spine degenerative disk disease (DDD).” (Doc. 7-3, p. 32).4 The judge stated,
“these impairments result in limitations that significantly affect the claimant’s
The Court reviewed not only the ALJ’s decision, but also Ms. Fisher’s medical records. The
Court found that the ALJ’s description of Ms. Fisher’s medical evaluations is accurate. In a
number of instances in this opinion, the Court has provided citations not only to the ALJ’s
decision but also to the underlying records to illustrate that there is no discrepancy between the
ability to perform basic work activities.” (Doc. 7-3, p. 32).5 Still, the ALJ opined
that “[t]here are insufficient findings on examination or diagnostic work-up to
confirm the presence of an impairment or combination of impairments that meet or
equal in severity the criteria of a listed impairment.” (Doc. 7-3, pp. 33-34). Based
on these factual findings, the ALJ concluded as follows:
Ms. Fisher has the residual functional capacity to perform
light work as defined on 20 CFR 404.1567(b) and
416.967(b) except [that] she can carry 10 pounds. She
can sit [for] 30 minutes, stand [for] 30 minutes and walk
[for] 30 minutes each at a time. She can sit [for] six
hours, stand [for] two hours and walk [for] two hours
total during an eight-hour workday. [Ms. Fisher] can
frequently reach, handle, finger, feel, reach overhead, and
push and pull bilaterally. She can frequently use her feet
to operate controls. She can occasionally balance, stoop,
kneel, crouch, crawl, and climb ramps and stairs. She
cannot climb ladders, ropes or scaffolds.
(Doc. 7-3, p. 34).
In reaching his conclusion, the ALJ considered a report from Dr. Dallas M.
Russell, a neurologist who examined Ms. Fisher at the state’s request. Dr. Russell
[Ms. Fisher] could lift up to 10 pounds frequently, 20
pounds occasionally, and never more weight than that.
She could sit [for] 30 minutes, stand [for] 30 minutes,
and walk [for] 30 [minutes] at a time. She could sit [for]
six hours, stand two hours and walk two hours total in an
In contrast, the ALJ found that Ms. Fisher’s mental impairments of anxiety and depression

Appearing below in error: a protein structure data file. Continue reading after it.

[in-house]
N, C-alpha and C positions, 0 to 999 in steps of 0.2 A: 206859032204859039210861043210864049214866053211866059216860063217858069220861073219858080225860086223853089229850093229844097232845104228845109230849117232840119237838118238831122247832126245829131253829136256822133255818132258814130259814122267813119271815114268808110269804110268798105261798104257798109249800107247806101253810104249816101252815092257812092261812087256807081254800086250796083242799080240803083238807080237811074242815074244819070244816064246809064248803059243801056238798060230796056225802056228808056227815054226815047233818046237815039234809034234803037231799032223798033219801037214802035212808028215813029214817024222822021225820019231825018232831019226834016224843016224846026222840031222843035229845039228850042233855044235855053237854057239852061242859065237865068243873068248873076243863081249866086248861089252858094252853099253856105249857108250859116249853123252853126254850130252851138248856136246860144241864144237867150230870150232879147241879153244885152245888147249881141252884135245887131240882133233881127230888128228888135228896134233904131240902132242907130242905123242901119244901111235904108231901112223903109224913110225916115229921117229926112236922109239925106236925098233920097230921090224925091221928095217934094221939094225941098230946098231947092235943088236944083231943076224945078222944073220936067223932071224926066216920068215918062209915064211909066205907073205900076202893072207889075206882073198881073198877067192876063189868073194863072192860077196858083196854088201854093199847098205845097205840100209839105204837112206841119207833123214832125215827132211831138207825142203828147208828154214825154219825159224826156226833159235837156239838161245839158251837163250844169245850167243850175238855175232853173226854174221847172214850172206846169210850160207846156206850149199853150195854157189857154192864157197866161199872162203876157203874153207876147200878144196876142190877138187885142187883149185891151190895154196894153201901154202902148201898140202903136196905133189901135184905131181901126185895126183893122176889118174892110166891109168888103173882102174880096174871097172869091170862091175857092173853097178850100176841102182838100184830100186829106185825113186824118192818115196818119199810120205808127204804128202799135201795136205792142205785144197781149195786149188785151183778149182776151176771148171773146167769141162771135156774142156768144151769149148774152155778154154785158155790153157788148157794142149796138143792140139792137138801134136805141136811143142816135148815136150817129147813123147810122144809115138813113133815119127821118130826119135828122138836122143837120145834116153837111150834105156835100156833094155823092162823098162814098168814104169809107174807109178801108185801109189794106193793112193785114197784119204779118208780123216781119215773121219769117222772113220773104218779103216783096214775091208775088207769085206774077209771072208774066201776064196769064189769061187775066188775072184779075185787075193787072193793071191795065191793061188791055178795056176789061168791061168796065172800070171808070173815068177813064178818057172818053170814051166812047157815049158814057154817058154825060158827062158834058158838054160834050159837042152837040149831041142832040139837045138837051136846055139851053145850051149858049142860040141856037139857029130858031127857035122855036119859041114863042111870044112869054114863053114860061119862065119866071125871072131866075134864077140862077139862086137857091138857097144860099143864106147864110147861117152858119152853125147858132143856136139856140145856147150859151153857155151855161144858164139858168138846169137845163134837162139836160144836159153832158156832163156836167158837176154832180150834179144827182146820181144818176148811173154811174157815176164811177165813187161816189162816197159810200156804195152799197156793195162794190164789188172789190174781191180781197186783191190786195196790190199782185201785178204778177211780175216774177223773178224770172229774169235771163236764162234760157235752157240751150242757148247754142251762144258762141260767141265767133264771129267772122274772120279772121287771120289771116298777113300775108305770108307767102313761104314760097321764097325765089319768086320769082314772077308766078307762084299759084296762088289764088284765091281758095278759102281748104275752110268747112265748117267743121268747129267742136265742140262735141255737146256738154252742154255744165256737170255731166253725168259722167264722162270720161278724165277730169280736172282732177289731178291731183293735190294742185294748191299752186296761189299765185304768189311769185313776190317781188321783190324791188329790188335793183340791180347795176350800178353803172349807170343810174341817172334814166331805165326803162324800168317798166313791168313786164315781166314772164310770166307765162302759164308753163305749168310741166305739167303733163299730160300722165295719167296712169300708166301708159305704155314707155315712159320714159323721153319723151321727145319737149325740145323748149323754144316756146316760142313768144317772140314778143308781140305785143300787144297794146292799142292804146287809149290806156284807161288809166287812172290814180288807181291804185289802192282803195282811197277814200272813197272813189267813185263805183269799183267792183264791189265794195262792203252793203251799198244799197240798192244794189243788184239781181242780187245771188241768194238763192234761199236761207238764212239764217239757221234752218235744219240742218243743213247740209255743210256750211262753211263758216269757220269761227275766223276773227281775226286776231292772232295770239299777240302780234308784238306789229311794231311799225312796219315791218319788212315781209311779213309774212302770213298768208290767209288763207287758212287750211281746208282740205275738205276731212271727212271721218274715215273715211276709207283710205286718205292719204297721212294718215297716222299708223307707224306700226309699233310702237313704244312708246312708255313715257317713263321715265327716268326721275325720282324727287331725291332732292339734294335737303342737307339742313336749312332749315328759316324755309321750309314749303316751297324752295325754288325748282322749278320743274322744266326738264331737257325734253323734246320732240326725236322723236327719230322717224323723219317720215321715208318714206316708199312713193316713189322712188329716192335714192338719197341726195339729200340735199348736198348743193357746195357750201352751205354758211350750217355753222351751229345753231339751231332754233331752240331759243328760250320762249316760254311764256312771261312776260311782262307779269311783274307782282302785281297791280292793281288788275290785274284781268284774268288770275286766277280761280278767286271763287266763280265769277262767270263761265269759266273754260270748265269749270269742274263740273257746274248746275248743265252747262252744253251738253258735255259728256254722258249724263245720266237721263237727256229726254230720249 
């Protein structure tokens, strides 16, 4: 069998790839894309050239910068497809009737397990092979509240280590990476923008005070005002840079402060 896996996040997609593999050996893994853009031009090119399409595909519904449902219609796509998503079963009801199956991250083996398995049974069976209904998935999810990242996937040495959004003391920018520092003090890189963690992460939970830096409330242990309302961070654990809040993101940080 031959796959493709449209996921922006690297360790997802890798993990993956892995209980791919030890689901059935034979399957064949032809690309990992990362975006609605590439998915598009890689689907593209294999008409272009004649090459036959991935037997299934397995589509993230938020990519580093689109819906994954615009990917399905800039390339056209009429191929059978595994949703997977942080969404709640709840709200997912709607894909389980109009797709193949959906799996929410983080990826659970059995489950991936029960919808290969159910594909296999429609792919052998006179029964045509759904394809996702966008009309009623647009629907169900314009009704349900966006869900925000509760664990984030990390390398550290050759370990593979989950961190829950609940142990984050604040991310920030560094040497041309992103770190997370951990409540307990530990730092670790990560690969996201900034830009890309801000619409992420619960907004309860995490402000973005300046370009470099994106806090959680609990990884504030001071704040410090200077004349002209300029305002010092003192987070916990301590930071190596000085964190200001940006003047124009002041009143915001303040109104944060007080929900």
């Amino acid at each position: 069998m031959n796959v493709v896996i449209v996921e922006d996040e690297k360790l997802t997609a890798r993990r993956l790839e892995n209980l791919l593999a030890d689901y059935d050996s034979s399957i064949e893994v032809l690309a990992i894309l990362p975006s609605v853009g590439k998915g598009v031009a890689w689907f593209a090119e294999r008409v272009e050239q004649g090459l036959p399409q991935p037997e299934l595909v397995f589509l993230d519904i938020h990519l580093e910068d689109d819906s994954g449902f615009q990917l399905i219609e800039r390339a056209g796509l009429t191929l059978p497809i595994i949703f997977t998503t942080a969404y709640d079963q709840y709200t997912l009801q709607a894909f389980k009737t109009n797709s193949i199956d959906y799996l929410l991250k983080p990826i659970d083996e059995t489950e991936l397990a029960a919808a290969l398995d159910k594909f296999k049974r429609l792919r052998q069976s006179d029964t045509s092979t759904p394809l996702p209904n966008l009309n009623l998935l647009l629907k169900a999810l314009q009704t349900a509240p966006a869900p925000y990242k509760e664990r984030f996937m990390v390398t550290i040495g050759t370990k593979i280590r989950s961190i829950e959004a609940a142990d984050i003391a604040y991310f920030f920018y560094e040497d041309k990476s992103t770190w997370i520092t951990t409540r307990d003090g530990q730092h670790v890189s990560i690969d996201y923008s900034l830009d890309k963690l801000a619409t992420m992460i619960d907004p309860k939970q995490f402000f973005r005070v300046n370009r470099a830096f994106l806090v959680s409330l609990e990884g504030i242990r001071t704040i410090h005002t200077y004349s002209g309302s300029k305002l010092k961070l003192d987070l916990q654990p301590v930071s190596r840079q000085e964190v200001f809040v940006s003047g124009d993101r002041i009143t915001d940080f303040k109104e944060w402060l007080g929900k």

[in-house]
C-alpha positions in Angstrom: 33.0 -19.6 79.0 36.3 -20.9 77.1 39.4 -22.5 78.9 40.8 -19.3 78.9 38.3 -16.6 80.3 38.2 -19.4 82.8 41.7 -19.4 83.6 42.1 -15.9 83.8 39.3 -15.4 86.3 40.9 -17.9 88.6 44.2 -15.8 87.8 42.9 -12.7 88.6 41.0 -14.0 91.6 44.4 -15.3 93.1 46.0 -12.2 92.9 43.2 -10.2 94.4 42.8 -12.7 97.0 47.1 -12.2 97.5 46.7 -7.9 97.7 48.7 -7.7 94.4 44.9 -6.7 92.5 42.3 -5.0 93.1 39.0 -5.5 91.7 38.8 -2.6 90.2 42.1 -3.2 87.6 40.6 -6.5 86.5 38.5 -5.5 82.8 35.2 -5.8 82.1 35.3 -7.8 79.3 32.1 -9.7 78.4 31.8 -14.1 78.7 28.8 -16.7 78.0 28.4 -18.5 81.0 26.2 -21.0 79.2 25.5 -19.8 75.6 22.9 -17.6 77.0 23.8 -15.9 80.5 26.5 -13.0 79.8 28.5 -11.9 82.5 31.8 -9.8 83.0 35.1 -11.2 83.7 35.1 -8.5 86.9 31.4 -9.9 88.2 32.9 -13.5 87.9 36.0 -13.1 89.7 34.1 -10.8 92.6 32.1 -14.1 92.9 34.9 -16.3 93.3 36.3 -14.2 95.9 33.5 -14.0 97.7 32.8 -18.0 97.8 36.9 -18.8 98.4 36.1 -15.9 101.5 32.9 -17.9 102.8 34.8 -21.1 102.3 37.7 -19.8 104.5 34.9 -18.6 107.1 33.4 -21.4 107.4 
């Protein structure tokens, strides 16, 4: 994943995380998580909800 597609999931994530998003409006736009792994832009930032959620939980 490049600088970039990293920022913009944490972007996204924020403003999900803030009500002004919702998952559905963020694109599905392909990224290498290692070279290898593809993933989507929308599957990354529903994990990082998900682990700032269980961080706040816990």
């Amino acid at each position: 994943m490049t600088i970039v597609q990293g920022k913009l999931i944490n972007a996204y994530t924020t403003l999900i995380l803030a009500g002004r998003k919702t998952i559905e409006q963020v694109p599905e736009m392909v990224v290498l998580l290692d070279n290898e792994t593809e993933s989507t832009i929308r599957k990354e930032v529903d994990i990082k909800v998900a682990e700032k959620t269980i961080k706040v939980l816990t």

were non-severe. (Doc. 7-3, p. 32).
eight-hour workday. She did not require a cane to
ambulate. [Ms. Fisher] could frequently reach, handle,
finger, feel, reach overhead, and push and pull bilaterally.
She could frequently use her feet to operate controls. She
could occasionally climb stairs, ladders and scaffolds, but
she could not stoop, kneel, crouch or crawl. She could
frequently work at unprotected heights, and continuously
around moving mechanical parts. She could occasionally
operate a motor vehicle, work in humidity and wetness,
dust, odors, and fumes, but never in extreme
temperatures or vibrations…could perform activities like
shopping, travel without a companion, ambulate without
an assistive device, walk at a reasonable pace on uneven
surfaces, use standard public transportation, climb a few
steps at a reasonable pace, prepare a simple meal, care
for her personal hygiene, and sort, handle and use
paper/files ([Doc. 7-9, pp. 115-127]).
(Doc. 7-3, p. 39).
The ALJ also took into account the results of a psychological evaluation that
consultative examiner Dr. Jerry Gragg performed. He reported that Ms. Fisher’s
intellectual functioning skills, capacity to understand, remember, carry out and
follow instructions were adequate, even though she exhibited mild chronic
depression. (Doc. 7-3, p. 40; Doc. 7-9, p. 38). He also opined that Ms. Fisher
would be able to effectively handle work-related stress. (Doc. 7-9, p. 38; Doc. 7-9,
“In sum, [Dr. Gragg concluded that] there do not seem to be any
intellectual or psychological features that would interfere with [Ms. Fisher’s]
ability to function in a work environment.” (Doc. 7-3, p. 38; Doc. 7-9, p. 38).
The ALJ reviewed the medical findings of Dr. Xiaohua Zhou. (Doc. 7-3, p.
36). Dr. Zhou reported that Ms. Fisher’s physical exam was normal except for
tight hamstring muscles and tenderness over the lumbar paraspinal muscles and at
T11-T12. (Doc. 7-3, p. 36; Doc. 7-8, p. 72). The results of a lumbar spine MRI
showed “no significant loss of disk height or desiccation[, but only] . . . mild facet
arthropathy involving L4-L5 and moderate arthropathy at L5-S1 bilaterally.”
(Doc. 7-3, p. 36; Doc. 7-8, p. 71). Dr. Zhou found no degenerative disc disease
and stated that Ms. Fisher’s MRI “did not show any significant defects that would
require surgery.” (Doc. 7-3, p. 36; Doc. 7-8, p. 71).
The ALJ also considered the medical findings of Dr. Peter Nagi. (Doc. 7-3,
p. 36). Dr. Nagi gave Ms. Fisher an epidural steroid injection which reportedly
helped Ms. Fisher. (Doc. 7-3, p. 36; Doc. 7-9, p. 85). Ms. Fisher claimed that she
stopped seeing Dr. Nagi because she had no money to pay for his treatments, but
the University of Alabama at Birmingham (“UAB”), where Dr. Nagi was
employed, agreed to cover Ms. Fisher’s treatments under UAB’s indigent
treatment care program. (Doc. 7-3, p. 36; see Doc. 7-8, p. 82). Dr. Nagi’s only
positive medical finding was that Ms. Fisher had mild paraspinous muscle
tenderness over her thoracic and lumbar regions. (Doc. 7-3, p. 36; Doc. 7-8, p. 83).
The ALJ noted the treatment records of consultative examiner Dr. Jane
Teschner. (Doc. 7-9, pp. 25-34). The ALJ reviewed Dr. Teschner’s medical
records and found that Ms. Fisher “had full range of motion in all joints except in
the neck and right shoulder.” (Doc. 7-3, p. 38; Doc. 7-9, pp. 31-32). Her medical
results also showed a normal straight-leg raising test, gait, station, motor strength